Six months after COVID-19 hospitalization, 76% of patients report symptoms

The study found that both lung and kidney function were impaired in certain patients.

Lung cells infected with coronavirus (photo credit: YAAKOV NAHMIAS)
Lung cells infected with coronavirus
(photo credit: YAAKOV NAHMIAS)
Over three quarters of COVID-19 patients still exhibit at least one ongoing symptom, most commonly fatigue and muscle weakness, six months after they began showing symptoms, a new cohort study which was published in The Lancet medical journal on Friday found.
The study looked at the long-term effects of COVID-19 on 1,733 patients who were hospitalized in Wuhan, China, which was the disease's first epicenter.
During the study, all patients underwent face-to-face interviews to evaluate their symptoms and health-related quality of life, as well as physical exams, lab tests and a six-minute walking test to gauge patients' endurance levels.
In addition, 390 patients underwent further tests, including an assessment of lung function, and 94 patients whose blood antibody levels were recorded at the height of the infection as part of another trial received a follow-up test.
It found that of the 76% of patients who experienced at least one continued symptom, 63% experienced fatigue or muscle weakness, 26% experienced sleep difficulties, 23% reported anxiety or depression.
The study also found that patients who had been severely ill during their hospitalization were more likely to have impaired lung function and abnormalities detected in chest imaging six months later, a possible indication of permanent organ damage.
According to the data, 56% of patients who required intubation, experienced impaired oxygen flow from their lungs to the bloodstream, and 29% of formerly intubated patients struggled with the six-minute walking test.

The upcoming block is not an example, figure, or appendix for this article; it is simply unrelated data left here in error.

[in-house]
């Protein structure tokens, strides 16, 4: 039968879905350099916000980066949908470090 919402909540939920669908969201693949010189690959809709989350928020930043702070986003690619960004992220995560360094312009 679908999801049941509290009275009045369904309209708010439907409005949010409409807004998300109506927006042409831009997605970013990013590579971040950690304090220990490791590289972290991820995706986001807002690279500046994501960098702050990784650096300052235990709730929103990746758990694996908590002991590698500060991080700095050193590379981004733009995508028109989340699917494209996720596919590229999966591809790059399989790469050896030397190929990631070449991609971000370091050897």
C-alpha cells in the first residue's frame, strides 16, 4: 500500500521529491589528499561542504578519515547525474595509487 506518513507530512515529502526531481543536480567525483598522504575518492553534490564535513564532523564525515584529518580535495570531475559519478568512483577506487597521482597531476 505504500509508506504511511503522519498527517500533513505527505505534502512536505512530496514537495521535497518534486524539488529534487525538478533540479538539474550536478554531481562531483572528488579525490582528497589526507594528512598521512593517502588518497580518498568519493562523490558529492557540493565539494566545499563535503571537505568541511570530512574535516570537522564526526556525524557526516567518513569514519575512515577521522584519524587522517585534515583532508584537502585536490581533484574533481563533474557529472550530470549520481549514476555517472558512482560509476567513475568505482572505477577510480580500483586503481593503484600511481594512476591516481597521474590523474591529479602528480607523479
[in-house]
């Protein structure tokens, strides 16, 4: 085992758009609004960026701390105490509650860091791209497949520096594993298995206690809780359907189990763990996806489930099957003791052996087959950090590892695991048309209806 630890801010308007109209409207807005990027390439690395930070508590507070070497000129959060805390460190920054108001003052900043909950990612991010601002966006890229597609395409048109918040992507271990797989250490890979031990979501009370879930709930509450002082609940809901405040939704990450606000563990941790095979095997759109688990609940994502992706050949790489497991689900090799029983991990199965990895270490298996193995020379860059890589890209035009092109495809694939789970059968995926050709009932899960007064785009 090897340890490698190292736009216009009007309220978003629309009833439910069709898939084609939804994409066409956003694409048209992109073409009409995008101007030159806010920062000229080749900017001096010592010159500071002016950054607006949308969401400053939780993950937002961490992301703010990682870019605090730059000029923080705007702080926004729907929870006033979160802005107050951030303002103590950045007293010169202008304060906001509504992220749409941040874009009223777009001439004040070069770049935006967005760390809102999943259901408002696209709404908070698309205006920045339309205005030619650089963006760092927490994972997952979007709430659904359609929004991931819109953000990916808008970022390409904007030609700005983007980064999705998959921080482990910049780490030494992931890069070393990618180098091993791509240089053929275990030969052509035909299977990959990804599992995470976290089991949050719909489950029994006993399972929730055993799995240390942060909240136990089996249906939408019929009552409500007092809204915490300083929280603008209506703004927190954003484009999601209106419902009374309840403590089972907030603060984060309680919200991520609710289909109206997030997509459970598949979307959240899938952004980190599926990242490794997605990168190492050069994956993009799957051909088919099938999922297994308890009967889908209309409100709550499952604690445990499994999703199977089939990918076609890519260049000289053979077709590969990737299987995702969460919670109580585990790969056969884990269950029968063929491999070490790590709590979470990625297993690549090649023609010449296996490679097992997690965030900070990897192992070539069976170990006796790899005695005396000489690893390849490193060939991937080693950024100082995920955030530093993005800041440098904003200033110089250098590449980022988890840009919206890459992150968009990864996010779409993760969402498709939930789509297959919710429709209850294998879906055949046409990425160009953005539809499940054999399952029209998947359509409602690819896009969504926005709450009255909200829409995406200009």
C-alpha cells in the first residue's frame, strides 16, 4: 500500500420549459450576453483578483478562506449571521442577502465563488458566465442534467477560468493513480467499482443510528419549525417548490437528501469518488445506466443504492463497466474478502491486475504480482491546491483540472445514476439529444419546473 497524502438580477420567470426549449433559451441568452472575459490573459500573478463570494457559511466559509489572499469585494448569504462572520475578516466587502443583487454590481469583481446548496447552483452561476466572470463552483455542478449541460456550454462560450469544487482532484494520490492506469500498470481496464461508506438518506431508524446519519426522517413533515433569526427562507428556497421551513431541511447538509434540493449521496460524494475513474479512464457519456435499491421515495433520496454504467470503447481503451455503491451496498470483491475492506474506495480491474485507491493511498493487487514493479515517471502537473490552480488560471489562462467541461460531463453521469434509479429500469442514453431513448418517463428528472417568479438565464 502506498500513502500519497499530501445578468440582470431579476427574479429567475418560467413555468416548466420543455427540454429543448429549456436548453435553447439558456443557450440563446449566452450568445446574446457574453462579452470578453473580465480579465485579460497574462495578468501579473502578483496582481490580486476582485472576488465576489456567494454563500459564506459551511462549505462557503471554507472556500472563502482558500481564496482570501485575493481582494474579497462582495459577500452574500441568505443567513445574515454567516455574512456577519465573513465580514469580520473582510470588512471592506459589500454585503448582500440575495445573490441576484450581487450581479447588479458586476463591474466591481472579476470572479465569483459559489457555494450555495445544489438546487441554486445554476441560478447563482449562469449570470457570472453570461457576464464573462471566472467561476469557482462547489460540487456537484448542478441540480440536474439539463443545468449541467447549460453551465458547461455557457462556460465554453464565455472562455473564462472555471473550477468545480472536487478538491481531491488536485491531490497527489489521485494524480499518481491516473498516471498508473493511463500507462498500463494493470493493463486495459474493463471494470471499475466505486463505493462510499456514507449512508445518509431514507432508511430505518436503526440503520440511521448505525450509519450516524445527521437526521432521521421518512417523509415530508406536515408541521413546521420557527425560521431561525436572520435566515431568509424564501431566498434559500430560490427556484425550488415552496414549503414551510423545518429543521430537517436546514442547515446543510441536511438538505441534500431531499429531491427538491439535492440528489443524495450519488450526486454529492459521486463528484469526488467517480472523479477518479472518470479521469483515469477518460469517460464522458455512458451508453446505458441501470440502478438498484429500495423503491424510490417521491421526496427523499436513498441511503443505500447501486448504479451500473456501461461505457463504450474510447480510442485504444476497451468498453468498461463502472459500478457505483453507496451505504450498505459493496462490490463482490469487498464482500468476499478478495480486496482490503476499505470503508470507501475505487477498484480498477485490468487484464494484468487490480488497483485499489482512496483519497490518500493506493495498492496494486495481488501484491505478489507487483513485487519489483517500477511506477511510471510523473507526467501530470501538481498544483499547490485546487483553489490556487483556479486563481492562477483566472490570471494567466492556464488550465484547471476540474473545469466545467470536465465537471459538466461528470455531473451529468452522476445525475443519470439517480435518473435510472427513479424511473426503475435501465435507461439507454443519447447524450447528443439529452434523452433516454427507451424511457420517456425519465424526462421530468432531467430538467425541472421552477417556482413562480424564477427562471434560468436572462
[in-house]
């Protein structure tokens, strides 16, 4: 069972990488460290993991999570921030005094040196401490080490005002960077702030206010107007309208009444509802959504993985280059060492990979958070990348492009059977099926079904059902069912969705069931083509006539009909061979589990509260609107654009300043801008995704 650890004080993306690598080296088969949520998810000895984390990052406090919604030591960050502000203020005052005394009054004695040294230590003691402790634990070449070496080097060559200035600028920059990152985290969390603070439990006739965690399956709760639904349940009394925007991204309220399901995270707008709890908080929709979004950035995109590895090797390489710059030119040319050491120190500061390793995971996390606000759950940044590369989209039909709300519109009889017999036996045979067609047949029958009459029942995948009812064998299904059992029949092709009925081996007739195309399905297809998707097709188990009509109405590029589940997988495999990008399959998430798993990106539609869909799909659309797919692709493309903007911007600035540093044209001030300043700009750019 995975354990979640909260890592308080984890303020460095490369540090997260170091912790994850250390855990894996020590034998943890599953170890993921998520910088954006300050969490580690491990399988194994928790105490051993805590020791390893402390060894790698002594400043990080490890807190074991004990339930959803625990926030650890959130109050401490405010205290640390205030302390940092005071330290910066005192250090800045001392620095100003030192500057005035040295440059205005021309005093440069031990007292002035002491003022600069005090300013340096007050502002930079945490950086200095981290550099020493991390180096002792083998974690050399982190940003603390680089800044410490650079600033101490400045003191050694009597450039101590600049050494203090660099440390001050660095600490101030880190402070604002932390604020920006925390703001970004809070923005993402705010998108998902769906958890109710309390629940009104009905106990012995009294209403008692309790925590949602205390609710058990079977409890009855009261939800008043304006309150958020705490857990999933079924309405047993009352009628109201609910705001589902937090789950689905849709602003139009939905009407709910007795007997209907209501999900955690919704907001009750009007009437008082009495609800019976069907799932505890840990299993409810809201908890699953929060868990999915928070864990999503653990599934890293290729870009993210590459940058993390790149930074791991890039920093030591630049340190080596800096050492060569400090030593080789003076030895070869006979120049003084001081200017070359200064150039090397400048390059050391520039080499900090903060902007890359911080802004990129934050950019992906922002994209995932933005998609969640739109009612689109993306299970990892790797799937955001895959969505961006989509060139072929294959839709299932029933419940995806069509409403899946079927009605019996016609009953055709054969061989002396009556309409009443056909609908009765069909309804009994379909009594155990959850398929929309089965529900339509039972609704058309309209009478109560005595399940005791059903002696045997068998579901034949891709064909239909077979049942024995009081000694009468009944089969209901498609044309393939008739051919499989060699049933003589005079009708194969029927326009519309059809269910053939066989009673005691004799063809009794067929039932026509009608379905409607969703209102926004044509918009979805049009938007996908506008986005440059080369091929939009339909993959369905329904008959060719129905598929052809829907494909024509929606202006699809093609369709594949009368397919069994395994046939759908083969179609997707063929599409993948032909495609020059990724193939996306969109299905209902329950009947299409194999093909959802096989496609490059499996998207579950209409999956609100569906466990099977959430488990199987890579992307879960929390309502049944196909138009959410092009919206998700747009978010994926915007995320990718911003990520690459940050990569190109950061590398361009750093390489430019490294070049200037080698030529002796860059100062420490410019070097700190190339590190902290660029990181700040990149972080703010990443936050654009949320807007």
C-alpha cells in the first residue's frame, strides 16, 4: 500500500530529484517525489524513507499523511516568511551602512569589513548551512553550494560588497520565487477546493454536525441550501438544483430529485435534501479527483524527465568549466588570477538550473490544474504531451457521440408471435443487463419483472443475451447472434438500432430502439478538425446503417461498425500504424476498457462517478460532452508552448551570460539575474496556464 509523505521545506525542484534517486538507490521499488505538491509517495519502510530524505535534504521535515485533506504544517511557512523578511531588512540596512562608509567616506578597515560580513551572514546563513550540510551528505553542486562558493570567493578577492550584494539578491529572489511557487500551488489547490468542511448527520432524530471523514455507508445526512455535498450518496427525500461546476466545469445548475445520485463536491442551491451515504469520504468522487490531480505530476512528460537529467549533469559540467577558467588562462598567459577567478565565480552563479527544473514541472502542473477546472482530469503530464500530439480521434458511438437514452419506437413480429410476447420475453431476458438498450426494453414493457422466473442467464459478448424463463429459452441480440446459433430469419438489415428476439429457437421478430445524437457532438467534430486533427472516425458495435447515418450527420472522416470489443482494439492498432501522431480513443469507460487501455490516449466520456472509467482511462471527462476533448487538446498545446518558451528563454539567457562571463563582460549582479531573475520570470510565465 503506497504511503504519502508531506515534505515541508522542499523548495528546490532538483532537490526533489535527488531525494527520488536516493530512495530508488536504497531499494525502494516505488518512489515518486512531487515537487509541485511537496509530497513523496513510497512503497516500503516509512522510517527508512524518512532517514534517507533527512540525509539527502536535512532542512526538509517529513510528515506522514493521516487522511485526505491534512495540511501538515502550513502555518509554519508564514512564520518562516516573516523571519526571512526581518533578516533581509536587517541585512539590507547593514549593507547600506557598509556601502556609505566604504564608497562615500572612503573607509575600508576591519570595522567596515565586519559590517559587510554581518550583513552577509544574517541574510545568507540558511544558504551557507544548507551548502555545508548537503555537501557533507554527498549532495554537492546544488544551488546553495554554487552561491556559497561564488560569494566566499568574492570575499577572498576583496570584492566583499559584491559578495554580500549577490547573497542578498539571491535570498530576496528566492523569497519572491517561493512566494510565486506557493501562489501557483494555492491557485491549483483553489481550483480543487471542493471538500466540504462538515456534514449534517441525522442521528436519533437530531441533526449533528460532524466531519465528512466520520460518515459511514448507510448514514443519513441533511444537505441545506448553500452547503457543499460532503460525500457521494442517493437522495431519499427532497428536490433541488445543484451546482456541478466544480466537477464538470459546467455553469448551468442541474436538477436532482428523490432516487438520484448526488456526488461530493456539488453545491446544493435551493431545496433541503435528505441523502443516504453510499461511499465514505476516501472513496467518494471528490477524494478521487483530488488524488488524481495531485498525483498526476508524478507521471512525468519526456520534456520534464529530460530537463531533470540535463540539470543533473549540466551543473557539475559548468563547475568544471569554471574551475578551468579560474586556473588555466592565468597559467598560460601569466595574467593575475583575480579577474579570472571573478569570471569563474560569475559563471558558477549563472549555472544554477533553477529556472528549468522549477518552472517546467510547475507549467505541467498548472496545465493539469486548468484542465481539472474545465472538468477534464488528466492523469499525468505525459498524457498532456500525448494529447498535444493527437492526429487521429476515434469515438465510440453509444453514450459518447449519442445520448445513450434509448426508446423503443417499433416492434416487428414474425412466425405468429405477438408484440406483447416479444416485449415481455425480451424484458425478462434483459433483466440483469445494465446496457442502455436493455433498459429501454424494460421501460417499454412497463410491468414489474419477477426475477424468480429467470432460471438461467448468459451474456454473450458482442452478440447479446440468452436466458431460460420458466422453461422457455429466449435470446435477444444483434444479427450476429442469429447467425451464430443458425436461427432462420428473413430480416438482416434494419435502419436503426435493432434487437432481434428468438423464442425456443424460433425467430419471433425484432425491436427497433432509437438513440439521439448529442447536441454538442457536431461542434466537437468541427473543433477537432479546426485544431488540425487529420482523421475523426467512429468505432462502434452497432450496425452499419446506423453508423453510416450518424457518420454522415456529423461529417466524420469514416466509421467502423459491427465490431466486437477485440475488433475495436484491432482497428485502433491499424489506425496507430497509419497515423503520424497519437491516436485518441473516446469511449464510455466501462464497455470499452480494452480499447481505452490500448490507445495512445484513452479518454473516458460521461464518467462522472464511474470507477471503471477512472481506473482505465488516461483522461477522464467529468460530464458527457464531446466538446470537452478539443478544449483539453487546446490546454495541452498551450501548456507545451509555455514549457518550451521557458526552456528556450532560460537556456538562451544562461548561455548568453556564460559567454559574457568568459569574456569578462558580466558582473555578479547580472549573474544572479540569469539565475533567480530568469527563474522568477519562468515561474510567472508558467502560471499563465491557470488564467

In addition, 94 patients whose immune response was tested at the peak of their infection saw the levels of neutralizing antibodies in their blood fall 52.5%, raising concerns that reinfection may not only be possible through virus strain mutation, but that patients could also be reinfected with the same strain they had previously overcome.
The study also found that kidney problems may also arise after COVID-19 infection, with 13% of patients whose kidney function was normal during hospitalization, seeing reduced kidney function six months later.
"Because COVID-19 is such a new disease, we are only beginning to understand some of its long-term effects on patients' health," said Professor Bin Cao, from the National Center for Respiratory Medicine, China-Japan Friendship Hospital and Capital Medical University.
"Our analysis indicates that most patients continue to live with at least some of the effects of the virus after leaving hospital, and highlights a need for post-discharge care, particularly for those who experience severe infections," Prof. Cao said. 
"Our work also underscores the importance of conducting longer follow-up studies in larger populations in order to understand the full spectrum of effects that COVID-19 can have on people," he added.